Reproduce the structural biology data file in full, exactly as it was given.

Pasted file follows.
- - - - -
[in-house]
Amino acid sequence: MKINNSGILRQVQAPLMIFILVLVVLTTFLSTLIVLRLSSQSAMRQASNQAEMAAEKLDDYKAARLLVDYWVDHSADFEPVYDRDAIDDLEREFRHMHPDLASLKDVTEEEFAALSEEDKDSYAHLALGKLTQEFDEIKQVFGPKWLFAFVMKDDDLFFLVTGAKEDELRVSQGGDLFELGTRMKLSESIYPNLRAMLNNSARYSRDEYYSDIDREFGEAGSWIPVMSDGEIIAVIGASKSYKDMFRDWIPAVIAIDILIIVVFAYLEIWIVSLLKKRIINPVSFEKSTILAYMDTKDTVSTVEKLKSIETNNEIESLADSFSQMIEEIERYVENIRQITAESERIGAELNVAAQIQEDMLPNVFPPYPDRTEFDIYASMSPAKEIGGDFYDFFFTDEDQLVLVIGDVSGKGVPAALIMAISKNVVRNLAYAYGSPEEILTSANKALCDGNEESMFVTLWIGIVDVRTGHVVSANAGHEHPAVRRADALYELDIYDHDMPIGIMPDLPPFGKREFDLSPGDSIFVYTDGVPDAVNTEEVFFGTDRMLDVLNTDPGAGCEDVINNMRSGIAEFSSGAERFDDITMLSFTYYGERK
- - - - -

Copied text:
[in-house]
Amino acid sequence: MKINNSGILRQVQAPLMIFILVLVVLTTFLSTLIVLRLSSQSAMRQASNQAEMAAEKLDDYKAARLLVDYWVDHSADFEPVYDRDAIDDLEREFRHMHPDLASLKDVTEEEFAALSEEDKDSYAHLALGKLTQEFDEIKQVFGPKWLFAFVMKDDDLFFLVTGAKEDELRVSQGGDLFELGTRMKLSESIYPNLRAMLNNSARYSRDEYYSDIDREFGEAGSWIPVMSDGEIIAVIGASKSYKDMFRDWIPAVIAIDILIIVVFAYLEIWIVSLLKKRIINPVSFEKSTILAYMDTKDTVSTVEKLKSIETNNEIESLADSFSQMIEEIERYVENIRQITAESERIGAELNVAAQIQEDMLPNVFPPYPDRTEFDIYASMSPAKEIGGDFYDFFFTDEDQLVLVIGDVSGKGVPAALIMAISKNVVRNLAYAYGSPEEILTSANKALCDGNEESMFVTLWIGIVDVRTGHVVSANAGHEHPAVRRADALYELDIYDHDMPIGIMPDLPPFGKREFDLSPGDSIFVYTDGVPDAVNTEEVFFGTDRMLDVLNTDPGAGCEDVINNMRSGIAEFSSGAERFDDITMLSFTYYGERK